BOONVILLE — Within three minutes, Shari Childs knew she wasn’t prepared.
Holding a half-eaten, neon-orange boneless wing with just three fingers, she turned her head to the right. Just three seats away, Patrick “Deep Dish” Bertoletti’s chin was dripping orange sauce like a faucet. His cheeks bulged with bits of chicken hanging from his mouth, and his right hand held four more pieces of chicken ready to be devoured.
“Oh, my God,” Childs mouthed to her husband.
Meanwhile Childs stood with her back straight and mouth clean. The tips of her thumb, index and middle fingers were slightly orange, and she took roughly 12 bites before swallowing a wing. Her manners were impeccable. She was on her fourth wing. Bertoletti was on his third plate.
“Two at a time,” Leroy Childs, her husband, yelled to her. Shari Childs finished the wing in her hand and hesitated before grabbing another.
Childs, an outreach liaison for the Missouri Division of Tourism, was competing in the Isle of Capri Casino Hotel Major League Eating Buffalo Wing competition as a "table-ender" — eater-speak for amateur — on Saturday. The competition involved ignoring manners and common sense to gorge oneself with as much food as possible in 10 minutes without throwing up (eater-speak: "reversal"). Last year, Eater X, aka Tim Janus, ate 7 pounds, 11.5 ounces of wings after an additional two-minute overtime.
“That’s the size of a baby,” Childs said. “That’s scary.”
She entered the competition two weeks ago to cross it off her bucket list, which includes bungee jumping, sky diving and driving across America, among other things. Childs had never competed before but loved watching the Nathan’s Famous International Hot Dog Eating Contest on TV with her husband and wanted to try, so she signed up.
With advice from Janus, Childs drank a gallon of water a day and practiced swallowing her potatoes and macaroni and cheese in large pieces. The water helped to expand her stomach, and the large bites would help her get used to swallowing large pieces of food – a necessity in competitions. She even picked an eating nickname, the “Missouri Mouth,” another necessity.
“My goal is to eat one pound of wings (16 wings),” Childs said before the competition.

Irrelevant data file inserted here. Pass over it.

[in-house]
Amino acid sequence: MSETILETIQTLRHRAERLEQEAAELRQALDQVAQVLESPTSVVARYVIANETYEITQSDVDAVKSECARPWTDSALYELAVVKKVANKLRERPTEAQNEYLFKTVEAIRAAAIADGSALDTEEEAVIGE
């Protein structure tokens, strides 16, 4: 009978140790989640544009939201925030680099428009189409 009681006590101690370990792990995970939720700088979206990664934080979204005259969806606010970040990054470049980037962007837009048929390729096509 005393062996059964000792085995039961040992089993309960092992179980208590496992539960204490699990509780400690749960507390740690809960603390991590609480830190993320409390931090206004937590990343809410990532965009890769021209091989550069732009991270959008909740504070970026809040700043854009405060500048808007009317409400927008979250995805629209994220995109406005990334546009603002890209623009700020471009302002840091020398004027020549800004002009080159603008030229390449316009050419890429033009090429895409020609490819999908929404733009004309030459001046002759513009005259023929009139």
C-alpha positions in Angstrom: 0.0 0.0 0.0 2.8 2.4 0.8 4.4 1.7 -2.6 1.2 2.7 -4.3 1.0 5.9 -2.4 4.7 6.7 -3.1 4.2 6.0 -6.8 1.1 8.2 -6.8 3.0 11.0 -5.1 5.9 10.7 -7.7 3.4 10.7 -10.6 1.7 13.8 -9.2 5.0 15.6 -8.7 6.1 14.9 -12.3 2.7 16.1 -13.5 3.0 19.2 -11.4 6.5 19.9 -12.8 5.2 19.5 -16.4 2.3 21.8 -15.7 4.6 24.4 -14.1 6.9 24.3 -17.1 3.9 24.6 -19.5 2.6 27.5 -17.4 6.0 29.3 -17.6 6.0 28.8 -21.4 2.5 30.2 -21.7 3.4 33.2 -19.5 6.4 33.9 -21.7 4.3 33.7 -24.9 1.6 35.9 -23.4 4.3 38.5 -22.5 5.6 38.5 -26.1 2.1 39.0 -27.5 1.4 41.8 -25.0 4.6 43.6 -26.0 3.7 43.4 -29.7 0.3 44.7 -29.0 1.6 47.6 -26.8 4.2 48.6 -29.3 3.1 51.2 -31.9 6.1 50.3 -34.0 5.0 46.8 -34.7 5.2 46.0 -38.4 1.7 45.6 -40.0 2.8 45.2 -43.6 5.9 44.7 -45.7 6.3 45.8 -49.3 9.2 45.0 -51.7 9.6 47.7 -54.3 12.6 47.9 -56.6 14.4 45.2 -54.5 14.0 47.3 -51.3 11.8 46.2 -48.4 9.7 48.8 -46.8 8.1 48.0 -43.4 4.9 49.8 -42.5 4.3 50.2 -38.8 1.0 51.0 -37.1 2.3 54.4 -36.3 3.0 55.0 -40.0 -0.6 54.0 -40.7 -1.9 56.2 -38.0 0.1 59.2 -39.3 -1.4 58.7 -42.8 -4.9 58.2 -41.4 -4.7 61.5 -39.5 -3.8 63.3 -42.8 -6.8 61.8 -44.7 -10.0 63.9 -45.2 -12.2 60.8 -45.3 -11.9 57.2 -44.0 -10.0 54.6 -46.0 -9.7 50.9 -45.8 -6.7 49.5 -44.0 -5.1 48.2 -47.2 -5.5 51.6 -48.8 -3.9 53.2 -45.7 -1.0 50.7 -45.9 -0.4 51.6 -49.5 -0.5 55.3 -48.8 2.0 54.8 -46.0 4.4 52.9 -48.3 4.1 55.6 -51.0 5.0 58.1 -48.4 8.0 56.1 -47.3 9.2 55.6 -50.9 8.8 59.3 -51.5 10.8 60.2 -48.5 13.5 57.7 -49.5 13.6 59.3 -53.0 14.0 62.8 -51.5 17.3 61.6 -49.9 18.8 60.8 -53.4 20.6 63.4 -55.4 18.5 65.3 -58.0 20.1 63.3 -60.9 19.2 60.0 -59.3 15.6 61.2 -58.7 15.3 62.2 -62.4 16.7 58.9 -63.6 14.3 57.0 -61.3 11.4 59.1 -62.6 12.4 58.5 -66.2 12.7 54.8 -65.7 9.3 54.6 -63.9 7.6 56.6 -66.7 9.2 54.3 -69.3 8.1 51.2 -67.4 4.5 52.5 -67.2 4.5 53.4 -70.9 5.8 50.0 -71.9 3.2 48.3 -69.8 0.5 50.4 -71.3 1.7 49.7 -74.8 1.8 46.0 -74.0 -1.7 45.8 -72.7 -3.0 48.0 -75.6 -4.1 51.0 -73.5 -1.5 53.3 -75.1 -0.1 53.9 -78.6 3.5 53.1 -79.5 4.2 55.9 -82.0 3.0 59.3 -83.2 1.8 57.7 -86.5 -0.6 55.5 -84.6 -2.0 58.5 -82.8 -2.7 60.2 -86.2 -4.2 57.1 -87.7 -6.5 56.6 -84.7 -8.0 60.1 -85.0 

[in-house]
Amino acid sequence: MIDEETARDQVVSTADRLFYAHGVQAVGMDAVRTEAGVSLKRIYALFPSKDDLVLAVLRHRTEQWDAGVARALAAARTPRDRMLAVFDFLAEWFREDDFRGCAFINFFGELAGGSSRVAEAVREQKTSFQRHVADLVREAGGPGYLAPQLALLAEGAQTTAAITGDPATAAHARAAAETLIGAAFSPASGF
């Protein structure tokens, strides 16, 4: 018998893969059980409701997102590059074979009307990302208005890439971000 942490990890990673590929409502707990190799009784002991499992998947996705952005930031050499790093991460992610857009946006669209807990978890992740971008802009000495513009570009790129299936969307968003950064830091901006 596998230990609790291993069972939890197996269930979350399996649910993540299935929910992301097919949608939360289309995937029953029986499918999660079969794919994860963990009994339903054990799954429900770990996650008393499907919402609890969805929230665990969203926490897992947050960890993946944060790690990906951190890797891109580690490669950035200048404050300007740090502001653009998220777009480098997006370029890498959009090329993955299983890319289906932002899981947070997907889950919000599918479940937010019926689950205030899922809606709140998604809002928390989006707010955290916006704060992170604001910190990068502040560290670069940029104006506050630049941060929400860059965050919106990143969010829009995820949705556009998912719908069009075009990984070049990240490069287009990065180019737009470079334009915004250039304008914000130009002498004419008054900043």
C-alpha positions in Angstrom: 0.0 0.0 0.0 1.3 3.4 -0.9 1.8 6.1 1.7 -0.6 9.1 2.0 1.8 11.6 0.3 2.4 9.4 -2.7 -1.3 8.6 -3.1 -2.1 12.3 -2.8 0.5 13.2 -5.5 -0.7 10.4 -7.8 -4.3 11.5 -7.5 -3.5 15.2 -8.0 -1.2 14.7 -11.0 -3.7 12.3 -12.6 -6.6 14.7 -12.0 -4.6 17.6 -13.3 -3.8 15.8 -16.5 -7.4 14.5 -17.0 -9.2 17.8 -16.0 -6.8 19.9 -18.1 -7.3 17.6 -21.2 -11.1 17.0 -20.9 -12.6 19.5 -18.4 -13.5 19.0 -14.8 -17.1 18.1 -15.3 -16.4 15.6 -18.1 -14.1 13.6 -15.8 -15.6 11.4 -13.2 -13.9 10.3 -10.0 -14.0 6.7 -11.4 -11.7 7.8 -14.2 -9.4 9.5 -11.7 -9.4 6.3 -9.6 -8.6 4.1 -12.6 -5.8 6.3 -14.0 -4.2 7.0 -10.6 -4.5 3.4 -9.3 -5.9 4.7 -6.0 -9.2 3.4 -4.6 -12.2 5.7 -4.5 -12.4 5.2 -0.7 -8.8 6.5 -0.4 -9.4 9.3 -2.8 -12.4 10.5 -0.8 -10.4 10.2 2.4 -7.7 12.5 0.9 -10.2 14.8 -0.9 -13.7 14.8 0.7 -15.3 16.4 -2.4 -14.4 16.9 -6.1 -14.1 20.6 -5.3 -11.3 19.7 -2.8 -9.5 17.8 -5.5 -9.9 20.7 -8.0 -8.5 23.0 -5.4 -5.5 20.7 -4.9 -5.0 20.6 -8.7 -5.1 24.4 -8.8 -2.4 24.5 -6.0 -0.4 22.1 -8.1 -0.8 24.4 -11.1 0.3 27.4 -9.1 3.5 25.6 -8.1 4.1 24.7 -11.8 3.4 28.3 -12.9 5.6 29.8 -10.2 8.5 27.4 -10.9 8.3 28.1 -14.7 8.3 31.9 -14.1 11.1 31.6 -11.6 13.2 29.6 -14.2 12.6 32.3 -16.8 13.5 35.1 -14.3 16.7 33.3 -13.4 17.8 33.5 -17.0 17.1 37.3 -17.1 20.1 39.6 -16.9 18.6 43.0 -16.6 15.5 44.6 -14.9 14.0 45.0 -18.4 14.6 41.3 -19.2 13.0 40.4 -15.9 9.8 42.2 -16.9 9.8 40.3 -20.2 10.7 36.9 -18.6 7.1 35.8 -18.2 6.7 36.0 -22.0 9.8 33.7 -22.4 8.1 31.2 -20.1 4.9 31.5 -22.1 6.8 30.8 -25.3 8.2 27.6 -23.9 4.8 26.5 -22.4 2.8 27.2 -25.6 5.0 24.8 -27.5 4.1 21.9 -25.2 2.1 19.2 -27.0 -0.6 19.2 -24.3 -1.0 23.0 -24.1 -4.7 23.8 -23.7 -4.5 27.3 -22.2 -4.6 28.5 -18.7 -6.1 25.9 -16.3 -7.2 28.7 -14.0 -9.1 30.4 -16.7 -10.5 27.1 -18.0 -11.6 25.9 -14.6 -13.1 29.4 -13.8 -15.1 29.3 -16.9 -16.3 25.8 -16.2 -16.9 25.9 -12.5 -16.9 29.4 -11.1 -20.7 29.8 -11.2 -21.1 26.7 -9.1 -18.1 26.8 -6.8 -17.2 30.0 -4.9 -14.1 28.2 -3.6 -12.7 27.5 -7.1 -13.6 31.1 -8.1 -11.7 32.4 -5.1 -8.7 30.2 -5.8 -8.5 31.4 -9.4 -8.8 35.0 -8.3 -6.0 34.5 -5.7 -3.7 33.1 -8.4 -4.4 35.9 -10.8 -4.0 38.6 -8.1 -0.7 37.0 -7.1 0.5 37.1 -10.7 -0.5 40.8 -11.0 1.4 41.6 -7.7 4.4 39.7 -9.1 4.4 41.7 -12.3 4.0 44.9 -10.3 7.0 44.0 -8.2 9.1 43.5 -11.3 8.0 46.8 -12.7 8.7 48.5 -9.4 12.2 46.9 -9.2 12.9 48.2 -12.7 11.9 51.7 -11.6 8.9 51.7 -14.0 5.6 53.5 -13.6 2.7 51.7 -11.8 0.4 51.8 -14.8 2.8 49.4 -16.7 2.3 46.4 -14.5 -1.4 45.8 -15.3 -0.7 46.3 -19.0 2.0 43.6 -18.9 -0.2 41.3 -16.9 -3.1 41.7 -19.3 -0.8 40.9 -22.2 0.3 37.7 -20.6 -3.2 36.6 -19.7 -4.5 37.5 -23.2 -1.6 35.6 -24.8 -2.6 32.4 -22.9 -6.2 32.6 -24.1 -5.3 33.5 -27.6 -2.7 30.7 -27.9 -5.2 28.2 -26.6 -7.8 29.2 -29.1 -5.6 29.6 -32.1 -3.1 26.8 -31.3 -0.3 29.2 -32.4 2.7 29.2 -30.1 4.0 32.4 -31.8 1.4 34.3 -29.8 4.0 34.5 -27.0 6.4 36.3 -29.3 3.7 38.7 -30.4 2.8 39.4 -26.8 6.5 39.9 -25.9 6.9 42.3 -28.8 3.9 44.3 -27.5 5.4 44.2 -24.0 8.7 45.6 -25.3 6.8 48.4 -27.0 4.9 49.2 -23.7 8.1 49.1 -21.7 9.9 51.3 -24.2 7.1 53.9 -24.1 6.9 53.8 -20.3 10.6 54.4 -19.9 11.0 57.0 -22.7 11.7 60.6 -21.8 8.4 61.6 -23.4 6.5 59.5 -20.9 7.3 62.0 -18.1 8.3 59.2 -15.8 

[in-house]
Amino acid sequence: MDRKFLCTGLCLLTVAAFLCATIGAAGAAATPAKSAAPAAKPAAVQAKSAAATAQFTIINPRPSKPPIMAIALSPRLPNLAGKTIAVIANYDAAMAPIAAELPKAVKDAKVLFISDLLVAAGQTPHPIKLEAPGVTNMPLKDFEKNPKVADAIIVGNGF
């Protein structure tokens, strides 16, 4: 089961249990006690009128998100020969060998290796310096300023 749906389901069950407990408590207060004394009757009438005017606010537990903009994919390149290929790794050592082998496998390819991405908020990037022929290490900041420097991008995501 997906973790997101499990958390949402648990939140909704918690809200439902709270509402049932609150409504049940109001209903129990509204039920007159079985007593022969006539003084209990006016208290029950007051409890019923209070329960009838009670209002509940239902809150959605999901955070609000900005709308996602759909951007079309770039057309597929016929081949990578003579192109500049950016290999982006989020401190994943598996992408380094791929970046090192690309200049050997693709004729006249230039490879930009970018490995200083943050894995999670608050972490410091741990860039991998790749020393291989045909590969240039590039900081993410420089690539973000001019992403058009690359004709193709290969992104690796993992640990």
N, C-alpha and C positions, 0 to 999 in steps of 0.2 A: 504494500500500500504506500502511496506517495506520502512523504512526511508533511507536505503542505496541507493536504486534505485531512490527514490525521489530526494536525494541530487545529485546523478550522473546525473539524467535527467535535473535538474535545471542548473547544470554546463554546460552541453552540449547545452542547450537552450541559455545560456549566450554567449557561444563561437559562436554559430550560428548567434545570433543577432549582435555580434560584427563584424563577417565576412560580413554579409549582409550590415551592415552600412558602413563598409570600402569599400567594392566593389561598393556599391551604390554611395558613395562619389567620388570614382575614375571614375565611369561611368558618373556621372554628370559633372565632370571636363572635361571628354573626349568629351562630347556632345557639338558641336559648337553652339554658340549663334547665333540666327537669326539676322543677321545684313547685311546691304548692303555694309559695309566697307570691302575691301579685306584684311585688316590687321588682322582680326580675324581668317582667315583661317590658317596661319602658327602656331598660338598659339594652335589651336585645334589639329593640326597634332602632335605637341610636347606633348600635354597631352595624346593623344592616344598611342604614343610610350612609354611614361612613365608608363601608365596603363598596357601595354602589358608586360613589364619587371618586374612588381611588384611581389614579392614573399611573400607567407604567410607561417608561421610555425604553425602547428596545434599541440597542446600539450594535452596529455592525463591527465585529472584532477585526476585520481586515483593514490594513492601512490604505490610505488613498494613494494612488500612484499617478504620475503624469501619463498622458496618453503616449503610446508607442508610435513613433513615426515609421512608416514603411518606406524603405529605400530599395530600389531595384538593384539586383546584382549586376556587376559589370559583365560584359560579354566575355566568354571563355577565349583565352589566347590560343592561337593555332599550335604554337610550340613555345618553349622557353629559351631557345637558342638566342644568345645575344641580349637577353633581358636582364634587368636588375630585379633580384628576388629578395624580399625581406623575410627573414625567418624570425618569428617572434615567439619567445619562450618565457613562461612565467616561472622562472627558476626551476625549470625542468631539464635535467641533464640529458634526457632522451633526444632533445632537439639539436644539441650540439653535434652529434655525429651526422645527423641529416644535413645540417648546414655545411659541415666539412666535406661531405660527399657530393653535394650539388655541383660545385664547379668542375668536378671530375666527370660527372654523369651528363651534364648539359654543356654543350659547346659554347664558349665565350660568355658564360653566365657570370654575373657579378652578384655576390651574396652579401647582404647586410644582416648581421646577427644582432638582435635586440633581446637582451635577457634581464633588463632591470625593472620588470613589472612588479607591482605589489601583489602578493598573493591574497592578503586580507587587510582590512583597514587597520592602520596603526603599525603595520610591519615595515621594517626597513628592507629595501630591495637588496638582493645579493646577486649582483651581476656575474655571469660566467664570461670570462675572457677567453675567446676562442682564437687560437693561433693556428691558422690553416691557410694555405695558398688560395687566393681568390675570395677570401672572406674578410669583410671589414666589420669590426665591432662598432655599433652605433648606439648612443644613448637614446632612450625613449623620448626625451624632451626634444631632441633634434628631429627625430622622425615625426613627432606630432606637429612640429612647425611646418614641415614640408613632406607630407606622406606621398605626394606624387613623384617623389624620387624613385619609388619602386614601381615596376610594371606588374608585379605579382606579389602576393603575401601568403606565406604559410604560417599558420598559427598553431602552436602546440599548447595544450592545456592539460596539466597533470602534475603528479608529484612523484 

Janus said eating is a mental game that requires a lot of concentration and practice. The food and liquid overflows the stomach, stretching it like a garbage bag ready to tear, but one has to be willing to keep pushing.
“It’s like Tetris game in the stomach,” Bertoletti said. “It goes fast at first, and then it builds up to the throat and slows down to a snail’s pace.”
Childs was in for a surprise.
As soon as the competition began, Childs was left behind in a splatter of wing sauce. She grabbed her first wing, eating half at a time. By her third wing, the salty buffalo sauce and texture of the nugget was tough to swallow. She kept looking down the line to compare her progress. Bertoletti and Janus were on their third and second plates, respectively. Bertoletti’s head was bobbing to the punk band Dillinger Four in his headphones as he stuffed four more wings in his mouth. The Missouri Mouth’s mouth slacked.
With one minute left, Childs had finished nine wings. Bertoletti had eaten eight pounds (approximately 128 wings). She began rubbing her stomach and wiping the sweat off of her forehead. With her husband cheering her on, she tried to eat one more.
“Oh, we can almost see the bottom of the Missouri Mouth’s plate,” the announcer declares. Just moments before, he had announced that Bertoletti was on his fourth plate.
At the end of the competition, Childs had finished with 10 wings, well short of her one-pound goal. Bertoletti finished with 9 pounds, a new record.
“I had fun,” Childs said, clutching her stomach. “I have a whole new respect for these guys.”
When asked if she would come back next year, her answer escaped her mouth like a burp.
“No,” she said. “That’s checked off the bucket list.”